EXPOSITION. An exposition featuring local and national scientific companies will be held on Sunday and Monday. Tables will be set up near the technical session rooms for attendees to view the products and services. Confirmed vendors are listed on the "Exhibits" page of the MARM website.

REGISTRATION. Advance registration closes April 28. Online registration is available through the meeting website, www.marmacs2008.org, where you may also download a form to fax or mail. On-site registration will begin at 7 AM on Saturday.

HOUSING & TRAVEL. Queensborough Community College (QCC) is located in the borough of Queens, close to Manhattan and all of its attractions. Parking is free on campus, but attendees are asked to display a MARM parking permit, which can be downloaded from the "Directions & Parking" section of the MARM website. QCC is accessible by public transportation, including the nearby Bayside station of the Long Island Rail Road (LIRR).

MARM has reserved rooms at several hotels at a special block rate. The Ramada Adria Conference Center, (718) 631-4900, and the Anchor Inn, (800) 44-ANCHOR, are both five minutes by car from the college. The Sheraton LaGuardia East, (718) 460-6666, is 20 minutes away by car but is close to public transportation that will bring attendees to QCC. MARM 2008 is providing free local shuttle service to QCC with stops at the LIRR station and the Ramada Adria Hotel and Anchor Inn. See the conference website for details.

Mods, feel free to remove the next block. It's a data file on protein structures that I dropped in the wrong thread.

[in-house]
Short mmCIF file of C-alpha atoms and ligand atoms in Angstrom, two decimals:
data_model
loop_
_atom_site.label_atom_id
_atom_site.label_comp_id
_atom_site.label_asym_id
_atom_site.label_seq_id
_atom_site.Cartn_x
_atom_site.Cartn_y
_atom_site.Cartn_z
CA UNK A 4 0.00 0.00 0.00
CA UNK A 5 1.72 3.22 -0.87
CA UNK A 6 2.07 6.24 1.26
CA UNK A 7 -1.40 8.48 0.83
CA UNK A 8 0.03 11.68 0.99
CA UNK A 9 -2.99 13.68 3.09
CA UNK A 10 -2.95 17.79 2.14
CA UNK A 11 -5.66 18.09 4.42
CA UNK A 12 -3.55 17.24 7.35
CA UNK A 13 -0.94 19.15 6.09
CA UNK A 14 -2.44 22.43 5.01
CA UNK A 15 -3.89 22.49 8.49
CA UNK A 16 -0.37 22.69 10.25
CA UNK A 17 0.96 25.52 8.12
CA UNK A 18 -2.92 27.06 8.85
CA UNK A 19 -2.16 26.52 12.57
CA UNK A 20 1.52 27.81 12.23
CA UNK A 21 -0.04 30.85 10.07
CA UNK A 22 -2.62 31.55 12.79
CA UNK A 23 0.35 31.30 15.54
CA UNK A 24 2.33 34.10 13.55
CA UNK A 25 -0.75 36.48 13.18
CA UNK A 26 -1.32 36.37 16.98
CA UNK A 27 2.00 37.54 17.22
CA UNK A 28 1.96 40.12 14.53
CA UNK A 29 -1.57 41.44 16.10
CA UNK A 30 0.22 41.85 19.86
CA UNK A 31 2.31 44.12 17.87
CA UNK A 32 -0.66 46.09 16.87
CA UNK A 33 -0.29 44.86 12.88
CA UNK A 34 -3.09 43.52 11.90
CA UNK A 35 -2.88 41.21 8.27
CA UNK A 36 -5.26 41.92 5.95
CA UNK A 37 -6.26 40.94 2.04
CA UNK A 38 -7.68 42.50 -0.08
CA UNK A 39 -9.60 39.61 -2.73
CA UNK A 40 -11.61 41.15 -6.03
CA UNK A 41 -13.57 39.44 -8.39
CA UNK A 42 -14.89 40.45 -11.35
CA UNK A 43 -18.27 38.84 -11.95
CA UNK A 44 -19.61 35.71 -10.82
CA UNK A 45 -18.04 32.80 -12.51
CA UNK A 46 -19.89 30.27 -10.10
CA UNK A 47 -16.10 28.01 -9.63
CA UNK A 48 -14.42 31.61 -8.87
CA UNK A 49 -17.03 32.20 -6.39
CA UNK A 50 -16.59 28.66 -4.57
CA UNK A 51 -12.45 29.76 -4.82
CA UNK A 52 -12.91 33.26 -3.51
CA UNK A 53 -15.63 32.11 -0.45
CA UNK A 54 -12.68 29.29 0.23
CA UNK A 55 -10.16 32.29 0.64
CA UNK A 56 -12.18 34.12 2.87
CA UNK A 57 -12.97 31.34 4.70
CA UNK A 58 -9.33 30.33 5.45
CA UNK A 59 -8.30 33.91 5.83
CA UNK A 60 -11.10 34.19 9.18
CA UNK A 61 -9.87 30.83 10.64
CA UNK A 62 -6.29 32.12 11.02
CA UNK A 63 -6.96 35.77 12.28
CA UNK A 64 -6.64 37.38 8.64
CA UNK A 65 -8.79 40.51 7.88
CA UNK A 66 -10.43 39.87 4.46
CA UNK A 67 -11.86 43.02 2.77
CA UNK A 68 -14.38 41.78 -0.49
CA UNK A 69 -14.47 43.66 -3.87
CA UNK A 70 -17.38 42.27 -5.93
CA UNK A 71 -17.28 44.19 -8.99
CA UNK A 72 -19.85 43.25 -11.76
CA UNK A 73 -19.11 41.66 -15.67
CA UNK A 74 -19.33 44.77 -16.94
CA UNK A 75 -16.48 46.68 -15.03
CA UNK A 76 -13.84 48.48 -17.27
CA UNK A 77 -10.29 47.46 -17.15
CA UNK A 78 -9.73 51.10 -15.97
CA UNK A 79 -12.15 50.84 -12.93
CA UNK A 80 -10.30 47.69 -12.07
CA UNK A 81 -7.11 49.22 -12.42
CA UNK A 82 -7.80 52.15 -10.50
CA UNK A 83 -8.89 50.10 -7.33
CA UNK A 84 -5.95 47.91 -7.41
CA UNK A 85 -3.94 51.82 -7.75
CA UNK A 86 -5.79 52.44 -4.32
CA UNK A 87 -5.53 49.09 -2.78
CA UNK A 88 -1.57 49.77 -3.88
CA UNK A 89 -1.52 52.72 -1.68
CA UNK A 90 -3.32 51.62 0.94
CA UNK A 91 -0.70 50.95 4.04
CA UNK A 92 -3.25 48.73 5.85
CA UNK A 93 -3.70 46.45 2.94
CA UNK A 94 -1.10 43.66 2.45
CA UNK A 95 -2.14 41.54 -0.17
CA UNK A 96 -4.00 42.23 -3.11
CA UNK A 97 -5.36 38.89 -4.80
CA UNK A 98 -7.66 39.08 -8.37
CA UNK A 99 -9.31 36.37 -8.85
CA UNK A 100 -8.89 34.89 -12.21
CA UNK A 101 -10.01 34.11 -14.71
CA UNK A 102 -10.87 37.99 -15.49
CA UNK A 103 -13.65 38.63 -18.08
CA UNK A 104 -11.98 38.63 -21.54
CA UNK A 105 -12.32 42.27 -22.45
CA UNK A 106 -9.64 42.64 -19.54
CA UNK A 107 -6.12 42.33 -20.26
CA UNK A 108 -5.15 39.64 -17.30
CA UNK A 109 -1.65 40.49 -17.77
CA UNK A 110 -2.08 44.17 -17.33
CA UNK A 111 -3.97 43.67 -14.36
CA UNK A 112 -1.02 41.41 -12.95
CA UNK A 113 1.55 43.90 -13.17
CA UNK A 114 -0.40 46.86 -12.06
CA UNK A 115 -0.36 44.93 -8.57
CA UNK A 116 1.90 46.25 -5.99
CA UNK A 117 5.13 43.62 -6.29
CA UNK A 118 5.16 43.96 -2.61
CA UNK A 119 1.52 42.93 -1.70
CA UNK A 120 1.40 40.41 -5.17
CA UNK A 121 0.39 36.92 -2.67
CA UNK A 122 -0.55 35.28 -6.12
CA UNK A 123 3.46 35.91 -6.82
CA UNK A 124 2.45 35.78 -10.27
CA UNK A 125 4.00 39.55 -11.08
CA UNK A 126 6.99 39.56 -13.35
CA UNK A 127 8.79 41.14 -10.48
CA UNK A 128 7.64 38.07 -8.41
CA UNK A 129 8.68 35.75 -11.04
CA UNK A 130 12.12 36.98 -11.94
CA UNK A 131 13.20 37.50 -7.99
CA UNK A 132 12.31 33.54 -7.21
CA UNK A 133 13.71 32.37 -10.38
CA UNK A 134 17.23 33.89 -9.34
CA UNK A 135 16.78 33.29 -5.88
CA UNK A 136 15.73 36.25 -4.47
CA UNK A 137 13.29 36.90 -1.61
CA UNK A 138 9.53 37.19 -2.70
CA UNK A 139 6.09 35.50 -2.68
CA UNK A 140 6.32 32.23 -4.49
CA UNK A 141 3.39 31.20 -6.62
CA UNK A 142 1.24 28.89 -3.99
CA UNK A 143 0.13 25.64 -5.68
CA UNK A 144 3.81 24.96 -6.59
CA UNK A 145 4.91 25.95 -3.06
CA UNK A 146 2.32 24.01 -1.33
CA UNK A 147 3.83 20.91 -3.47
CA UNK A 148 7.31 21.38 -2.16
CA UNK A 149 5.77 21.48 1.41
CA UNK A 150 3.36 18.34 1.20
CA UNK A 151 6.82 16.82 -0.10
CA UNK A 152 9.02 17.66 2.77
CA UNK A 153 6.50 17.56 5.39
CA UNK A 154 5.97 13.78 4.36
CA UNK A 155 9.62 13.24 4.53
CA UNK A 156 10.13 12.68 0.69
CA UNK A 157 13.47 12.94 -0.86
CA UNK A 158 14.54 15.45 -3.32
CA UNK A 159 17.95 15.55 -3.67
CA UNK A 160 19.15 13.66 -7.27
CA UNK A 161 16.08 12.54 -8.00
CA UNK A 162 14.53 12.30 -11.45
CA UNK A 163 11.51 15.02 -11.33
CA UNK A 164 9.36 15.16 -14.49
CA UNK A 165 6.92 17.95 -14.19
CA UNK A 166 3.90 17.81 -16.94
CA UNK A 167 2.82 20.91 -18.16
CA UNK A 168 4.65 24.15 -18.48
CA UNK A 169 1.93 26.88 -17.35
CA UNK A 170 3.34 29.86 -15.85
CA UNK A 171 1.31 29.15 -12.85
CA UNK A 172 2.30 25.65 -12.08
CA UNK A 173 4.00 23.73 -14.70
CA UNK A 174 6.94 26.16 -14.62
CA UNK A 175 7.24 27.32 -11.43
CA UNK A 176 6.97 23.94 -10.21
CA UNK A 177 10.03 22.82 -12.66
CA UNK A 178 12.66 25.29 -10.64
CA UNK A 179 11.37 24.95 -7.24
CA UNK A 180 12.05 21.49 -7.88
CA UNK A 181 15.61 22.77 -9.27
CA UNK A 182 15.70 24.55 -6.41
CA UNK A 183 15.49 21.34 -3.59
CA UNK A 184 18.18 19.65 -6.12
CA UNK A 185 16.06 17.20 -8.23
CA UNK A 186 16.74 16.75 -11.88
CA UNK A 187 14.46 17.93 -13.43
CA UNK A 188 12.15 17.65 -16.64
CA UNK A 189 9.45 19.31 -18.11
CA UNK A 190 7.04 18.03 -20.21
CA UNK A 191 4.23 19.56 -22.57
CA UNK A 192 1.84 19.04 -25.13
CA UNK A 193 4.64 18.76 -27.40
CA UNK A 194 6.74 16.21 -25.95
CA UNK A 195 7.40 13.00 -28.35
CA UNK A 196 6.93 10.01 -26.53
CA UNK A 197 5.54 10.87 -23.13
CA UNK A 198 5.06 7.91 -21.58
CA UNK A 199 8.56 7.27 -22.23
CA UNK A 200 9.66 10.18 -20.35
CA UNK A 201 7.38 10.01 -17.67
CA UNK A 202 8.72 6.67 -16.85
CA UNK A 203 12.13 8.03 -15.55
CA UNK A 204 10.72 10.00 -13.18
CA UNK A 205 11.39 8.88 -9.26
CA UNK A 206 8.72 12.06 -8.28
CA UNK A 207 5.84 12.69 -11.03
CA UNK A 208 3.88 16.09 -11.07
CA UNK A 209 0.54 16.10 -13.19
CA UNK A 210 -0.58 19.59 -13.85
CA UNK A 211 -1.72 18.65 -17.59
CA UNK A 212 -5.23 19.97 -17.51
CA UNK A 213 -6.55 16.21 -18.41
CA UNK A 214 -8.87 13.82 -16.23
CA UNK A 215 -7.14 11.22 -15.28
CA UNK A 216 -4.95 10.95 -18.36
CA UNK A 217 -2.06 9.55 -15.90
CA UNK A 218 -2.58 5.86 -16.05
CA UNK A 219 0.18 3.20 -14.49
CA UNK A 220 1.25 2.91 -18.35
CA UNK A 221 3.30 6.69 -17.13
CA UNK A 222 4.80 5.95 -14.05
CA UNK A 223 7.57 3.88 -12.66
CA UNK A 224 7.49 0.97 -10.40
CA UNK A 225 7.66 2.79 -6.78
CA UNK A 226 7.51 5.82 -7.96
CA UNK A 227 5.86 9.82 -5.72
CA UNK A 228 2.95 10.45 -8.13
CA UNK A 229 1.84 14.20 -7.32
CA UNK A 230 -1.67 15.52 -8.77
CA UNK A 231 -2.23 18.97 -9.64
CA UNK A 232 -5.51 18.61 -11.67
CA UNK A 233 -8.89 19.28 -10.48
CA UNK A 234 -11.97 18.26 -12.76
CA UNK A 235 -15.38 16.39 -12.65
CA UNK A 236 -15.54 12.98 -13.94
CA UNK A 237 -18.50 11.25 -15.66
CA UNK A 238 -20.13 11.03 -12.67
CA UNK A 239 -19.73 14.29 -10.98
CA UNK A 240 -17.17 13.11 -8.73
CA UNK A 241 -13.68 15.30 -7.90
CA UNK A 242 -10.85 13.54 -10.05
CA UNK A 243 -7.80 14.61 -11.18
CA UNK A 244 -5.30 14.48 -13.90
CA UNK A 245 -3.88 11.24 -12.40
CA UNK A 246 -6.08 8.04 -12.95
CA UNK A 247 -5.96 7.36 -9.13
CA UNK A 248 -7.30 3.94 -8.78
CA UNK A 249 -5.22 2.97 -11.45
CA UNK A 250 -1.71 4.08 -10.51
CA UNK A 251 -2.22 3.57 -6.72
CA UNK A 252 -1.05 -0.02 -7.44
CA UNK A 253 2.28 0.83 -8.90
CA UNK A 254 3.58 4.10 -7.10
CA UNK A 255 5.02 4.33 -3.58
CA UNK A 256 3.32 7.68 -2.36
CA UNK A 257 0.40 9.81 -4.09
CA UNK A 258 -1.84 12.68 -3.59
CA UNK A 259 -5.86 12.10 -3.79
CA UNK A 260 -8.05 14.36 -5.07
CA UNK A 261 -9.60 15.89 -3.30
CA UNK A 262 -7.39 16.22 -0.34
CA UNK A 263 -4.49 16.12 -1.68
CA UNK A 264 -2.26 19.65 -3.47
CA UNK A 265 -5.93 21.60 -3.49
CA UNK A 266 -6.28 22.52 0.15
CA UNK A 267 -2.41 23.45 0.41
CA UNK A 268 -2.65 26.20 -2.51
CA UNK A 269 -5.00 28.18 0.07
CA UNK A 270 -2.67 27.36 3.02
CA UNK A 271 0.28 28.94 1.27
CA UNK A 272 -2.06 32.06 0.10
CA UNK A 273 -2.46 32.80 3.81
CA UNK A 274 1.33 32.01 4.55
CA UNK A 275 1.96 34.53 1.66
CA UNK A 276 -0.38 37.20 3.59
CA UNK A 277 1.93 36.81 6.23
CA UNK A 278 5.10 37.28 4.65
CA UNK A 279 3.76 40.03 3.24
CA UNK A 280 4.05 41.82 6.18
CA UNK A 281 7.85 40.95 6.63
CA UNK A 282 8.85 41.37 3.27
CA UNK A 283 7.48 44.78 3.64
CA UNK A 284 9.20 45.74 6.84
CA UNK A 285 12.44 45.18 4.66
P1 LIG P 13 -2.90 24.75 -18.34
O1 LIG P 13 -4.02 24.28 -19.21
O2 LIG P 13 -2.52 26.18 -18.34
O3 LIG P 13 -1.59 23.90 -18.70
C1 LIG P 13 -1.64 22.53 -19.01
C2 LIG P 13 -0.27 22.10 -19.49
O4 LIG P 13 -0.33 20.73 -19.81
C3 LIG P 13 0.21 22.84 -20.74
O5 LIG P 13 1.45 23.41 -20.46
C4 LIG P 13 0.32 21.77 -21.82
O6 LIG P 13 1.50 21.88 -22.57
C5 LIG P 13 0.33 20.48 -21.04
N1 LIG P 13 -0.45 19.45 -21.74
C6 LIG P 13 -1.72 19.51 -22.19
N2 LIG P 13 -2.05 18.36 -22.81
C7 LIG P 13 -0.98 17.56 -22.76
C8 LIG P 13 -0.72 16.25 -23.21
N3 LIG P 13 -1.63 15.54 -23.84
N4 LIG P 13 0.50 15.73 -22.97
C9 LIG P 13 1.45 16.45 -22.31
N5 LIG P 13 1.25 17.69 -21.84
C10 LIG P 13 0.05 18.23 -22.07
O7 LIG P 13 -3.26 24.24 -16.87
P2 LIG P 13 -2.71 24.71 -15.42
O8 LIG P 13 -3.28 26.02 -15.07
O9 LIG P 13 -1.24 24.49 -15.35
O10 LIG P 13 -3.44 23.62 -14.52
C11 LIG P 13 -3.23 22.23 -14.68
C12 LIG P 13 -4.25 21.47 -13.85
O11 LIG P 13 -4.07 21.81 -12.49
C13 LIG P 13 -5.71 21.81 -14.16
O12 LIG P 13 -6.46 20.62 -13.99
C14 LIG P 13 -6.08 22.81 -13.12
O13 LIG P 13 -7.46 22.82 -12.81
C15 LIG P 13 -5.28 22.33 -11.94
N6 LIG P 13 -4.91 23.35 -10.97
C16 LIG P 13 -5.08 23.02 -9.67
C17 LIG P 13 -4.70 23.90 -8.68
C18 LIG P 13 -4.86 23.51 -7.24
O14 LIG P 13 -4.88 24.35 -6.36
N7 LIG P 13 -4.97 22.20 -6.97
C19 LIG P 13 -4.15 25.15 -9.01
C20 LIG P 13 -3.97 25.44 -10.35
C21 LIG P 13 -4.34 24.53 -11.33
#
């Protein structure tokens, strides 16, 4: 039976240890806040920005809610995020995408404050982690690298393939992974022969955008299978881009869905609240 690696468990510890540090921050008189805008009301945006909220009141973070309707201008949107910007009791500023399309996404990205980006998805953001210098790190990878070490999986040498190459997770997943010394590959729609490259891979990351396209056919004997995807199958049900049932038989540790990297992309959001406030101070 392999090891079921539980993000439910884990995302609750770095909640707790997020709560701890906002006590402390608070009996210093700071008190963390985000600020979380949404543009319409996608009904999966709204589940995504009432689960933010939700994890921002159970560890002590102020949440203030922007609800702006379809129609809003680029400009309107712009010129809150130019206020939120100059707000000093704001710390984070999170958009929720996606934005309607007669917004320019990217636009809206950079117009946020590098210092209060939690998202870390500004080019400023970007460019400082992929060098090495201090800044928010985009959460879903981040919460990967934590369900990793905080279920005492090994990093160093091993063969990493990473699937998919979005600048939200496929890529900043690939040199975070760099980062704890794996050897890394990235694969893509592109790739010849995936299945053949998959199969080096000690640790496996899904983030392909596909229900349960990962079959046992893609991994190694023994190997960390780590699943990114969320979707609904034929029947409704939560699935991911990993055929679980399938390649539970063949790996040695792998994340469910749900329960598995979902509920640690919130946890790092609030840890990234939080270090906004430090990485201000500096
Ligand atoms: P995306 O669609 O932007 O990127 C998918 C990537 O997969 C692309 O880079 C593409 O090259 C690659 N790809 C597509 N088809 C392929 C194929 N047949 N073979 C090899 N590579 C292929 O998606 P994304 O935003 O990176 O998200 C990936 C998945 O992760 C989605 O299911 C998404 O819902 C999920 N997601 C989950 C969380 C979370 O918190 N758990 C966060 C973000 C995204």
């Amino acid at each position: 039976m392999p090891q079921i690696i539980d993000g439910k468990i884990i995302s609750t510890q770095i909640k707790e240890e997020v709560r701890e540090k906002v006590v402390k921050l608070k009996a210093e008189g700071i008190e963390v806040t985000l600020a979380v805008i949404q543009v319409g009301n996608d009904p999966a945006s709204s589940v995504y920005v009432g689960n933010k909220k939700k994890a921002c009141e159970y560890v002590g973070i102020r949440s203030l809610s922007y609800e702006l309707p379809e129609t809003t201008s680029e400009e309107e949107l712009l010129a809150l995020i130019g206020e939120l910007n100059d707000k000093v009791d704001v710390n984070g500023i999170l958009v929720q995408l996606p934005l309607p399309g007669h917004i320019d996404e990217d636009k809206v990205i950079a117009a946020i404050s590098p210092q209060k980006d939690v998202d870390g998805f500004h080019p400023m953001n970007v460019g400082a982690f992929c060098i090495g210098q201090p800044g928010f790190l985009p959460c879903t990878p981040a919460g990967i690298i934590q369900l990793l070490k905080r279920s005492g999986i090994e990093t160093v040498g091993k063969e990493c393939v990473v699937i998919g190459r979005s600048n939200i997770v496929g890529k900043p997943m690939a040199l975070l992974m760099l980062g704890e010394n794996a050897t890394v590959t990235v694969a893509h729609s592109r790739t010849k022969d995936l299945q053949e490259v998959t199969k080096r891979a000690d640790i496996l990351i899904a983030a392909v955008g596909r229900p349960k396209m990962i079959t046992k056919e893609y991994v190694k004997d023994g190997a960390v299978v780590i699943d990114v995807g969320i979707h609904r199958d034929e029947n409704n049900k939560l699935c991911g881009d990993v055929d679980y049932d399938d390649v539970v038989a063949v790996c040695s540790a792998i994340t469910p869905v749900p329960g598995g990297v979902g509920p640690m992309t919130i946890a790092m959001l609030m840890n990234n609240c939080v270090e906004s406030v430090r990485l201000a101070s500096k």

Please visit the "Hotels" section of the MARM website for details on these and other hotels. Remember to identify yourself as an ACS MARM attendee to receive the meeting discount.

ACS has negotiated discount rates for air travel and car rental for three days before and after each regional meeting.

AIR: American, (800) 433-1790, Discount code: A5548AT; and Delta. No meeting code is needed. Go to www.acs.org, search for "Delta," and then use the link, "Delta.com for Business Travel." Discounts cannot be accessed directly with Delta.

GROUND: Avis, (800) 331-1600, AWD code: B120799; and Hertz, (800) 654-2240, ID code: CV# 02UZ0007.

 
Chemical & Engineering News
ISSN 0009-2347